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Scoot Blog: The United States of Hysteria - ban on prayer in schools

Is the ban on prayer in public schools really to blame for the lack of morals and civility in America today?  And was the fall of the Roman Empire really due to moral decline and the acceptance of homosexuality?

As a radio talk show host I regularly hear callers say, “The country started going to Hell when they took prayers out of schools!” And when the topic of homosexuality and same-sex marriages is discussed, without fail, I will hear callers say, “Look what happened to Rome when homosexuality was accepted!”

These theories are the result of people who have become part of the United States of Hysteria. Without actually understanding events that coincided with the ban on prayer in public schools and the fall of Rome, they have allowed themselves to become part of a general hysteria. Let’s set the record straight.

The U.S. Supreme Court ruled that government-endorsed prayer in public schools was unconstitutional on June 25, 1962. The ruling was 6-1. If you assess the changing political and cultural landscape in America in the 1960s you will come to understand that our country was going through many profound changes that would ultimately shape the world we live in today.

It’s important to look at America just before the Supreme Court ruling on school prayer and the years immediately following that landmark ruling to gain a more realistic view of our culture. The removal of prayer from public school would not have manifested instant change and many of the political and social forces that changed America were led by people who were no longer in school.

Here is a brief snapshot of the 1960s: In 1960, segregation was a major issue in America. At the lunch counter of a Woolworth’s in Greensboro, NC four black college students began a sit-in to protest segregation. They were not served, but were allowed to sit at the counter. Later that year, Woolworth’s began serving black customers. And in 1960, the U.S. Supreme Court upheld a Federal Court ruling that Louisiana’s segregation laws were unconstitutional.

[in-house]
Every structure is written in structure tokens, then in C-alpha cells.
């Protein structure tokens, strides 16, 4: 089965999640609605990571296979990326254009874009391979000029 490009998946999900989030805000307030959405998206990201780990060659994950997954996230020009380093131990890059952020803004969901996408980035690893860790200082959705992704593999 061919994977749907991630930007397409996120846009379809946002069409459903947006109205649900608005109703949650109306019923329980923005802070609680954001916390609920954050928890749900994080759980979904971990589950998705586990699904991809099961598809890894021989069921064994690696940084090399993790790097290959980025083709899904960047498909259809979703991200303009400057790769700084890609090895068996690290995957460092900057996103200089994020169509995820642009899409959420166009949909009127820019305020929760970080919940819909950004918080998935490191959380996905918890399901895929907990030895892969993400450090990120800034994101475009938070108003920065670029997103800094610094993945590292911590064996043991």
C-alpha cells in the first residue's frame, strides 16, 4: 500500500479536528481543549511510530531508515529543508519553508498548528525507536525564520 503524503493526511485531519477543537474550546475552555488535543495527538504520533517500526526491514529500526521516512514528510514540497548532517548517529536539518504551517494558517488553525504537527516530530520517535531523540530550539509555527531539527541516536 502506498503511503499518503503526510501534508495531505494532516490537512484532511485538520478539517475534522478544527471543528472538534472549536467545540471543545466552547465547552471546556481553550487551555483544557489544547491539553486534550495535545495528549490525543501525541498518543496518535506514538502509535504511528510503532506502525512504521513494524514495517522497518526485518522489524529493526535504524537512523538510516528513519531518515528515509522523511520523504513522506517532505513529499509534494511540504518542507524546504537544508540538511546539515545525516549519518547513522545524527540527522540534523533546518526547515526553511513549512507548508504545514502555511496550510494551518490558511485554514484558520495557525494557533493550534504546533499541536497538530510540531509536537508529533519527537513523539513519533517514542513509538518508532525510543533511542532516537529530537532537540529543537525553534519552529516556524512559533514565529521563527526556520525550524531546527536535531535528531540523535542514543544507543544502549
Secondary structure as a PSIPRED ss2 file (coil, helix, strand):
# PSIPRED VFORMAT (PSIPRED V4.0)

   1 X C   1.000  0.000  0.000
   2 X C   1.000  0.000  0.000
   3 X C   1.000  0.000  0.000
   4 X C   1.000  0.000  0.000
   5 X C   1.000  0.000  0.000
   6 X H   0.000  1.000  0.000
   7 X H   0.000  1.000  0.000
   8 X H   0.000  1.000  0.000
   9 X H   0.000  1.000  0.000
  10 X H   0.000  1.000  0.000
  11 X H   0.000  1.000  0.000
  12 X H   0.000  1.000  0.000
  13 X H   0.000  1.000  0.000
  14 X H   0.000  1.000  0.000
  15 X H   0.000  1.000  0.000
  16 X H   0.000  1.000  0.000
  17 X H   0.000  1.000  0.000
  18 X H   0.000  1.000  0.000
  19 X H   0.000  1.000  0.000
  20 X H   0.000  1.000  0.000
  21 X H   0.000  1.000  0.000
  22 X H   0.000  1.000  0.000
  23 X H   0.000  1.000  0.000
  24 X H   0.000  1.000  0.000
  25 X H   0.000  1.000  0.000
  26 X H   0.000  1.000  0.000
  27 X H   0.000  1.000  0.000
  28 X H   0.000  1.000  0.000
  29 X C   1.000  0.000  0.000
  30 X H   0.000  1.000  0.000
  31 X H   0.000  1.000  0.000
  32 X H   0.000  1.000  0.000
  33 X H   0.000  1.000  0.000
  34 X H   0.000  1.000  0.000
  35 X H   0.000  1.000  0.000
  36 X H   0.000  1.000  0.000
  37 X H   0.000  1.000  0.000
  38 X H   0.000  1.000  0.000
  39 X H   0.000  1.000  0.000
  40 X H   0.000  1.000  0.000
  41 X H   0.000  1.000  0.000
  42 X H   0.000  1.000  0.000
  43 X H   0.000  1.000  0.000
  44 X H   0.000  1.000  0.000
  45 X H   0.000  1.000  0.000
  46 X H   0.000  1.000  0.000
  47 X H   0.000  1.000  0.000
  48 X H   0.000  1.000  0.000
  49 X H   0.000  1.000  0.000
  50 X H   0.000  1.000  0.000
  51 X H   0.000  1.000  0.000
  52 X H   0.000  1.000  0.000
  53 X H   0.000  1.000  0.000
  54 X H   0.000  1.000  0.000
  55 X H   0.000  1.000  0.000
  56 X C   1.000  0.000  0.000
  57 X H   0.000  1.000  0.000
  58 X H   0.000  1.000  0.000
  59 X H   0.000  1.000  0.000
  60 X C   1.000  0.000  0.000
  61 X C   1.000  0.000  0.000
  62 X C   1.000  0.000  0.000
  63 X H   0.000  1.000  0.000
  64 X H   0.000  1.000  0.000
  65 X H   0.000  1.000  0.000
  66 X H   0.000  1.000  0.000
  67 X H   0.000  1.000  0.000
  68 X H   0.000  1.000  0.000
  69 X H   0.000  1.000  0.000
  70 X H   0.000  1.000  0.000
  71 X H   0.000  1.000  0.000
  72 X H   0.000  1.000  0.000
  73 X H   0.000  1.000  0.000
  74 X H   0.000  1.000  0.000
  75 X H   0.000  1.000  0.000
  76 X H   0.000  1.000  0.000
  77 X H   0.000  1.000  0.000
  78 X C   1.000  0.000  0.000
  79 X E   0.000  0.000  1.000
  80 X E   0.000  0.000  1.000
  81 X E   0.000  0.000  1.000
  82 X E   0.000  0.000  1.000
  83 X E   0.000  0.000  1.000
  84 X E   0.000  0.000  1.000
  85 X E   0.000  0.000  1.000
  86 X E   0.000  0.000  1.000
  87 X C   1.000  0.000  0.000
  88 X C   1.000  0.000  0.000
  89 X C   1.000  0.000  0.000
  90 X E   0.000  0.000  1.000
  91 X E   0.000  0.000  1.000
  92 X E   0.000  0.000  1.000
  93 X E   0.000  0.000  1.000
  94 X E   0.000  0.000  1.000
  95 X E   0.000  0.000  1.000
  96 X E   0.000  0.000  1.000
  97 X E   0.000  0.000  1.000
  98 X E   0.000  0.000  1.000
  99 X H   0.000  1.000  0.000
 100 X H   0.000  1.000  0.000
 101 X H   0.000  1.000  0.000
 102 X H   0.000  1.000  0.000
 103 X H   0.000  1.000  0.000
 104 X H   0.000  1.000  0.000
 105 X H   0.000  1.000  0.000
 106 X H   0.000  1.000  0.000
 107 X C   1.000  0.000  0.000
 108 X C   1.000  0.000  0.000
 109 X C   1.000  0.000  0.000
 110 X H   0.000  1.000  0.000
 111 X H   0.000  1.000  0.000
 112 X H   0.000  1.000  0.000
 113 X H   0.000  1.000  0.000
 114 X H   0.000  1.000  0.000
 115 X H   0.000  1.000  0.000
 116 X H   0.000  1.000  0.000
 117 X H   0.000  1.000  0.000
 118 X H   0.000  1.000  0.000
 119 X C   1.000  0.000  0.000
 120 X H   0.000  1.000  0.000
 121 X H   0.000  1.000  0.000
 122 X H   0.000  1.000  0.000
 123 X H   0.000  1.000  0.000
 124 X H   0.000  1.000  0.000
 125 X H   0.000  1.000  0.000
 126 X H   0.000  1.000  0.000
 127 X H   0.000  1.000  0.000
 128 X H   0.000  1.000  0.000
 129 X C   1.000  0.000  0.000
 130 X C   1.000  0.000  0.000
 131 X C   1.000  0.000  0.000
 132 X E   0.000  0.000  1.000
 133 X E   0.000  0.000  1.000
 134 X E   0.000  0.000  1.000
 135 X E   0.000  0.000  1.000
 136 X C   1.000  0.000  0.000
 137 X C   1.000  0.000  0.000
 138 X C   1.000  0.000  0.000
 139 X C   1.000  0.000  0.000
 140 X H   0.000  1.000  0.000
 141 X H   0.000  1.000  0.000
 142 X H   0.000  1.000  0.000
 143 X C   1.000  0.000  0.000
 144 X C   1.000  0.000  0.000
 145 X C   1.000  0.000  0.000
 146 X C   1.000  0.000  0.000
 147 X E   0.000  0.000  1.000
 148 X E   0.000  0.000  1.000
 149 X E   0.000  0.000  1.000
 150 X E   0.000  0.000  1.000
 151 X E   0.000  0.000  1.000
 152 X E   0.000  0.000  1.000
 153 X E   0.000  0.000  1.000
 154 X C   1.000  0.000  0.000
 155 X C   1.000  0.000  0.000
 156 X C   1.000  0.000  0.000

The Cold War between the United States and the Soviet Union was ever-present in the minds of Americas and the threat that our nation could be destroyed with the push of a button bred deep-rooted insecurity throughout our society.

The U.S. Food and Drug Administration approved the birth control pill as the first form of oral contraception. This led to a heated debate between the Moral Right and a young generation. The Moral Right argued that the ‘pill’ would lead to promiscuous sex among young people since it removed the fear of pregnancy. There was voter support to ban the ‘pill’, which led to a U.S. Supreme Court decision that a ban on birth control pills was unconstitutional.

Senator John F. Kennedy became the youngest president (43) and the first Catholic president.

Indeed, America was experiencing many significant changes prior to the ban on prayer in public schools.
In 1961, the Vietnam War officially began. ‘Barbie’ got ‘Ken’ as a boyfriend and there were questions about ‘Ken’s ‘sexual orientation!

The Cuban Missile Crisis in 1962 became a stand-off between the United States and the Soviet Union after the Russians placed nuclear missiles in Cuba, just 90 miles from the United States. President Kennedy stood up to the Soviets – they blinked and removed the missiles. America was again safe.

In 1963, the anti-establishment generation was born following the assassination of President Kennedy. Without their parents realizing it, an innocent, young generation was exposed to the news that the leader of the Establishment had been assassinated. Though subconscious, there was instant distrust in the Establishment. About four months after the assassination, The Beatles hit America with a new look and a new sound that defied the Establishment and became the music and fashion of a young generation predisposed to rebelling. The ‘British Invasion” followed and captured young America.

In the 1960s, Kennedy was assassinated, so were other prominent America leaders – Senator Robert Kennedy, who was a presidential candidate, Martin Luther King, Jr. and Malcolm X.

In 1967, The Doors, representing a young generation in America, defied CBS censors while appearing on The Ed Sullivan Show when Jim Morrison sang the word “higher” from their #1 hit “Light My Fire.”